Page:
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Australian economy languishes while Ireland, Singapore, NZ soar

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Cartoon by Mark David/@mdavidcartoons

The Independent Australia Ranking on Economic Management (IAREM) for 2021 reveals Ireland leading the world and Australia still languishing outside the top 20, reports Alan Austin.

LET’S OPEN a fine Redbreast 12-year-old single pot whiskey in celebration. According to the IAREM, Ireland now has the world’s best-performed economy. Singapore, which won top spot in 2014 and 2017, is a close second with Luxembourg, winner in 2008 and 2010, third.

Ireland's economy: Well-structured and maturing nicely

Ireland’s success is due to effectively wrangling both the coronavirus pandemic and challenges associated with Brexit. Its economy, we might say, beat more storied competitors by surprising the judges with its depth and character, smooth complexity and exhilarating spiciness, concluding with a long, sweet finish.

Through the recent COVID-induced global downturn, Ireland was one of only four OECD members to avoid recession. The others were Chile, Iceland and Turkey. Of these, Ireland alone averted deep job losses.

Ireland’s governments delivered budget surpluses in 2018 and 2019 and reduced the nation’s debt from 120% of GDP in 2013 to 59.5% last year.

Ireland reached the pinnacle primarily on economic growth, however, its increase in Gross Domestic Product (GDP) at an annual rate of 21.6% in this year’s second quarter was among global leaders. Since 2012, GDP has grown by a thumping 86.1%. That is the strongest of all major economies, including China.

Ireland GDP growth 2012-21.jpg

Over that period GDP in the USA, New Zealand and South Korea grew by less than 30%. In Germany, the Netherlands, Denmark and Switzerland growth was below 10%.

Several poorly managed economies actually went backwards over this period, including Australia, whose GDP declined in U.S. dollars by 13.9% from 2012 to 2020.

World’s top ten economies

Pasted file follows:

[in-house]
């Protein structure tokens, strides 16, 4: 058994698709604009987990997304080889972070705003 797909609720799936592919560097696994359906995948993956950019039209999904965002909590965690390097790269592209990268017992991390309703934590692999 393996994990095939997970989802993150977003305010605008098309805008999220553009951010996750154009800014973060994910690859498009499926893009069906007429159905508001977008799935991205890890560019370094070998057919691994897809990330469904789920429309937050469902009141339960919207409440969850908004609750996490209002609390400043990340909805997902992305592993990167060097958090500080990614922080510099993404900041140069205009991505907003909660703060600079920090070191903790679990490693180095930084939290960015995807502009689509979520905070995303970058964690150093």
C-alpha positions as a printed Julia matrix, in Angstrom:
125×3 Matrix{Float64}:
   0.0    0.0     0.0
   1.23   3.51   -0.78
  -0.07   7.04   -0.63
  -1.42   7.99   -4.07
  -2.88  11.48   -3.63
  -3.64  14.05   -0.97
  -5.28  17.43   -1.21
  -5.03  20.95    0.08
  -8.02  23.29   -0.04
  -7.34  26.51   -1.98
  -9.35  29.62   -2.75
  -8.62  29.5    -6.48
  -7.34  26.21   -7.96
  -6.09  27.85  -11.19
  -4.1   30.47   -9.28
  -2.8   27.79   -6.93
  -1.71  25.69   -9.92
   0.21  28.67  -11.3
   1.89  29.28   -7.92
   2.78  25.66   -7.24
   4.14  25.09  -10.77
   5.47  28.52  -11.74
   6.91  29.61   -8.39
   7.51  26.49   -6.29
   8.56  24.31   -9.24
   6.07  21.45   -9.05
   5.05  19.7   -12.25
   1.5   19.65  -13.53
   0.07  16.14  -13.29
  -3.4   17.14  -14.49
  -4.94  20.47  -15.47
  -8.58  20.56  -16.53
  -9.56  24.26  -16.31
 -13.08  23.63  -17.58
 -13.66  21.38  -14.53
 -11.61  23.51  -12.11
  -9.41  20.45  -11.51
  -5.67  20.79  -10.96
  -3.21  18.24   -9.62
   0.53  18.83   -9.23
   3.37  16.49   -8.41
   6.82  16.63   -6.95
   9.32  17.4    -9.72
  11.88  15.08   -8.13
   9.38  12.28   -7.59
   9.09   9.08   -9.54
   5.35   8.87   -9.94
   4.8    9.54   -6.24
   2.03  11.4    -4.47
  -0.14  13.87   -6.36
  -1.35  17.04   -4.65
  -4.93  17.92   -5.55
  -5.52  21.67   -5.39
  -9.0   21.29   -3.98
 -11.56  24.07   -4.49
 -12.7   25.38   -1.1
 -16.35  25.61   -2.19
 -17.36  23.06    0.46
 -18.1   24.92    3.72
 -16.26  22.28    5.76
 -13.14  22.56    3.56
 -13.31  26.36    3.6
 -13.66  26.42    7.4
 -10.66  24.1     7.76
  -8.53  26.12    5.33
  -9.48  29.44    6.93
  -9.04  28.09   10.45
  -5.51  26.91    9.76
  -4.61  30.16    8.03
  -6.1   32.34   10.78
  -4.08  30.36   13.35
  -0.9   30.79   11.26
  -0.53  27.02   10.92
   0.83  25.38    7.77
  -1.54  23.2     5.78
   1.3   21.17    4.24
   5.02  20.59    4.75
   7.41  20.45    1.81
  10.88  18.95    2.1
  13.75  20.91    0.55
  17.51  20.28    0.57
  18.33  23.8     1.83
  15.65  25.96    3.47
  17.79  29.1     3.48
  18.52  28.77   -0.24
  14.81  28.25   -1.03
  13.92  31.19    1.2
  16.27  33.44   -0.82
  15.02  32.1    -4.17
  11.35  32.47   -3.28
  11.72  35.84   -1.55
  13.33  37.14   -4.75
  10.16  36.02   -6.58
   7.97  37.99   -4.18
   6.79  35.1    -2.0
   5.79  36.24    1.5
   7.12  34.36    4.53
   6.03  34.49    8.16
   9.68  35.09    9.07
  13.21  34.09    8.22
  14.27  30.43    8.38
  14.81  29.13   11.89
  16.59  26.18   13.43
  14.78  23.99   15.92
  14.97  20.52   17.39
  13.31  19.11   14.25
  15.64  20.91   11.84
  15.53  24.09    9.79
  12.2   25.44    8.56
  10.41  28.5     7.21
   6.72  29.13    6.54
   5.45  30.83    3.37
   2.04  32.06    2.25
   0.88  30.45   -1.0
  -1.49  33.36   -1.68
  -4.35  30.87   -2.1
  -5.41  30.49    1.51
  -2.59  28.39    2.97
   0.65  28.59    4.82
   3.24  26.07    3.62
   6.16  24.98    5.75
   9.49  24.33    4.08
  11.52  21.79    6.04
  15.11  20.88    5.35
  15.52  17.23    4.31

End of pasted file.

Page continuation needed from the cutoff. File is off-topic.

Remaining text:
The best-performed economies in 2021, with scores achieved, were:

  1. Ireland: 32.94
  2. Singapore: 31.85
  3. Luxembourg: 31.26
  4. Switzerland: 28.33
  5. Hong Kong: 26.26
  6. Taiwan: 25.24
  7. New Zealand: 24.98
  8. Norway: 24.71
  9. Denmark: 22.79
  10. South Korea: 22.67

The top thirty are shown in the table, below, with all IAREM components itemised.

IAREM top 30 2021 B.jpg

The IAREM score

The Independent Australia ranking on economic management is a composite index that measures all the world’s economies on eight key indicators.

These are the following: national income per person; GDP growth; median wealth per adult; jobs; inflation; tax levels; government debt; and economic freedom. This transparent formula can easily be replicated with basic spreadsheet software.

The raw data comes from publicly accessible tables issued by the World BankCredit SuisseHeritage Foundation, the CIA, the International Monetary Fund (IMF) and tradingeconomics.com. This is the world’s only index of overall economic performance based on multiple variables.

Australia’s dismal demise

Australia’s appalling ranking – at 23rd – confirms the current Coalition Government is the worst at economic management in Australia’s post-war history.

From the world’s top economy in 2009 and from 2011 to 2013, Australia’s ranking fell to third in 2014, ninth in 2015, 13th in 2016, 18th in 2017, 21st in 2018 and 28th in 2019.

The improvement in ranking from 28th two years ago to 23rd now is attributable to relatively stronger GDP growth and median wealth.

These are the results of continuing demand for exports, high commodity prices and the commendable management of the pandemic by the states. Variables that have deteriorated over the last two years are jobs, inflation, the tax burden and federal government debt.

Taming the Asian tigers

This series has noted the recent surge in rankings of several emerging Asian economies. This has stalled this year. Brunei tumbled from the second rank in 2019 – the last year we published the full IAREM analysis – down to 21st this year. Vietnam fell from 21st to 37th, Cambodia from 24th to 47th and Japan from among the top ten just a few years ago to a dismal 50th.

In contrast, Malaysia surged this year to eleventh, up from 39th in 2019. China improved from 25th two years ago to 20th.

Progress through the COVID r